Around the world people poured into the streets in solidarity with Occupy Oakland. One week later on November 2, instructors held teach-ins, dozens of businesses closed voluntarily and demonstrators took to the streets of Oakland for the general strike, periodically clashing with police and eventually shutting down the Port of Oakland. In Los Angeles, New York, Denver and dozens of other cities across the country, people marched to show their support for the strike.
Occupy DC is keeping the heat on at Capitol Hill, with arrests recorded at a super-committee hearing, an occupation of General Atomics (a defense contractor that specializes in drone aircraft) and the periodic shut-down of the Chamber of Commerce. “Thus far the police have been a model that Oakland and New York and other police could learn from,” said occupier David Swanson. “I’ve watched a police officer refuse the U.S. Chamber of Commerce’s request to arrest us as we blocked the Chamber’s doors.”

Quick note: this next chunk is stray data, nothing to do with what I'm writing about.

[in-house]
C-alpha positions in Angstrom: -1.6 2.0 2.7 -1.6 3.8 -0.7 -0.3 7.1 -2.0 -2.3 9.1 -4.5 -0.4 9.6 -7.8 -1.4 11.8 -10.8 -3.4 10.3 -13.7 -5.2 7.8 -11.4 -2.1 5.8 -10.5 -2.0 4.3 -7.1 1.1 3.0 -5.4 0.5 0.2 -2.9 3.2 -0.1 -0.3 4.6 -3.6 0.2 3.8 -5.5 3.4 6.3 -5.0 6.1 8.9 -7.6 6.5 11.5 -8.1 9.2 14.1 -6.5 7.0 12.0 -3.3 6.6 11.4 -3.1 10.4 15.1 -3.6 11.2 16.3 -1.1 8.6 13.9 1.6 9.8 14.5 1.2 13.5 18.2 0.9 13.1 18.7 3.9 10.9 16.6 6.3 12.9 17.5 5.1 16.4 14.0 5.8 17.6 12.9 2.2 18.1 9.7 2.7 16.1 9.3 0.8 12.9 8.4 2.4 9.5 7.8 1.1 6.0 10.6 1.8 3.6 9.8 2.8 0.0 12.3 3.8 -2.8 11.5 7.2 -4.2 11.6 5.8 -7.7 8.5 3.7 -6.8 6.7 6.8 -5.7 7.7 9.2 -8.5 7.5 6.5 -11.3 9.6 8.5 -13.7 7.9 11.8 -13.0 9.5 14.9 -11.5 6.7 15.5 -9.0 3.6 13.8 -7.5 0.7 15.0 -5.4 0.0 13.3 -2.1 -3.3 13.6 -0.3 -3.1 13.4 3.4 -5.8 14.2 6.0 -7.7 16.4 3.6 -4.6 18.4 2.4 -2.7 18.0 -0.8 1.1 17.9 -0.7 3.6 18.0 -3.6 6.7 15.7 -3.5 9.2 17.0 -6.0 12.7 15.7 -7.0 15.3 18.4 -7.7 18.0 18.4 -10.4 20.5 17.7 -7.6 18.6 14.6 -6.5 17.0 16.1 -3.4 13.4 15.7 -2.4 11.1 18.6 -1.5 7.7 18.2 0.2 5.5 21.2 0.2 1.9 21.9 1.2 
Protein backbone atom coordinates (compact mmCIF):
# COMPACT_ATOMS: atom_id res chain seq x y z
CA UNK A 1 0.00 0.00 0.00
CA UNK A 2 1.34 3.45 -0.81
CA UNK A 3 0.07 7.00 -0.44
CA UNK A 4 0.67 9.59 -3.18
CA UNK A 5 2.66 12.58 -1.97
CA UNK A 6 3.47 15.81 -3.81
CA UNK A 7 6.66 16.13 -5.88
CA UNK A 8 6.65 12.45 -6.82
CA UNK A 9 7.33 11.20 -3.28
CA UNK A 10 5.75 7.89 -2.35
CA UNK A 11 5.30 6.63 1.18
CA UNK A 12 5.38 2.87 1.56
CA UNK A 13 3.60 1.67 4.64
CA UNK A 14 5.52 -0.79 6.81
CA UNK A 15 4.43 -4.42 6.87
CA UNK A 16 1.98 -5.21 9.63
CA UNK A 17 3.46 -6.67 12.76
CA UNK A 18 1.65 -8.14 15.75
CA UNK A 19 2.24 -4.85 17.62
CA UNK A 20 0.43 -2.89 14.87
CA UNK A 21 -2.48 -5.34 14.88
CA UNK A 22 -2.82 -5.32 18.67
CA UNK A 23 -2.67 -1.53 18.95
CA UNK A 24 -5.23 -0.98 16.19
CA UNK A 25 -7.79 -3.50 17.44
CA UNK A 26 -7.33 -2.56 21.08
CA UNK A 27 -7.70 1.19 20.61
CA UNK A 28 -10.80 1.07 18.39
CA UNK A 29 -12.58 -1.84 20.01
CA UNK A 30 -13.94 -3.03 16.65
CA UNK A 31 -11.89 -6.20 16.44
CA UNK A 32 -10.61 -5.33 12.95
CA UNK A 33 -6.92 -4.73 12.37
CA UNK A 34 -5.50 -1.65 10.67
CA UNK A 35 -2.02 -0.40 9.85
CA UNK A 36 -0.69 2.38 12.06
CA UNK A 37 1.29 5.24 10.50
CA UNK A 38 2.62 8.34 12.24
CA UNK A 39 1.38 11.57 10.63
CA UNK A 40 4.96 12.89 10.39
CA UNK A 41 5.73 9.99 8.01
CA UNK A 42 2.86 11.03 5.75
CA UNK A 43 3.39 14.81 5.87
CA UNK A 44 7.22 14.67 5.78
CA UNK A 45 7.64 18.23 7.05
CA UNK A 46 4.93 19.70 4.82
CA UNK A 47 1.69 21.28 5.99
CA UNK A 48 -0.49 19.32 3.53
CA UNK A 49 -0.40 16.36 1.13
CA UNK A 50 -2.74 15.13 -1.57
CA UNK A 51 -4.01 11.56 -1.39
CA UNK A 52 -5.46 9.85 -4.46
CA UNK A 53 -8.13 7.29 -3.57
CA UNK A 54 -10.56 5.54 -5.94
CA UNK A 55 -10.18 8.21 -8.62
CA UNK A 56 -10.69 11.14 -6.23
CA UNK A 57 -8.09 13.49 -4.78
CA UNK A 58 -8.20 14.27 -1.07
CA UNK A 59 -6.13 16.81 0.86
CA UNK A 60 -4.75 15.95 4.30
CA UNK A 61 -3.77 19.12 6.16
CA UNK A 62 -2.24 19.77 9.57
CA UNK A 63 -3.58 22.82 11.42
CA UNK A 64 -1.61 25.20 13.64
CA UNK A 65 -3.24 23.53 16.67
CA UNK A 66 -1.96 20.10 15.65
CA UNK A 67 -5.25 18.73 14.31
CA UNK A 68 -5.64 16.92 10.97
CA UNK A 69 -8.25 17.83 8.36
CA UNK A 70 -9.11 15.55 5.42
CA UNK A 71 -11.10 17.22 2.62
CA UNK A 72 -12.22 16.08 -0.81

On November 6, thousands from university, non-profit and community groups nationwide joined Occupy DC to protest the Keystone XL pipeline project. Forming an unbroken chain around the White House, demonstrators called on President Obama to reject Transcanada’s plan to send polluting tar sand crude from Alberta to the Gulf of Mexico.
On November 3, Occupy Wall Street convened a People’s Trial of Goldman Sachs, with Chris Hedges and Cornel West presiding and victims of foreclosures and public lay-offs speaking as witnesses. After finding Goldman Sachs culpable for “fraudulent manipulation of financial markets,” hundreds marched to its headquarters, where the NYPD arrested 16 people.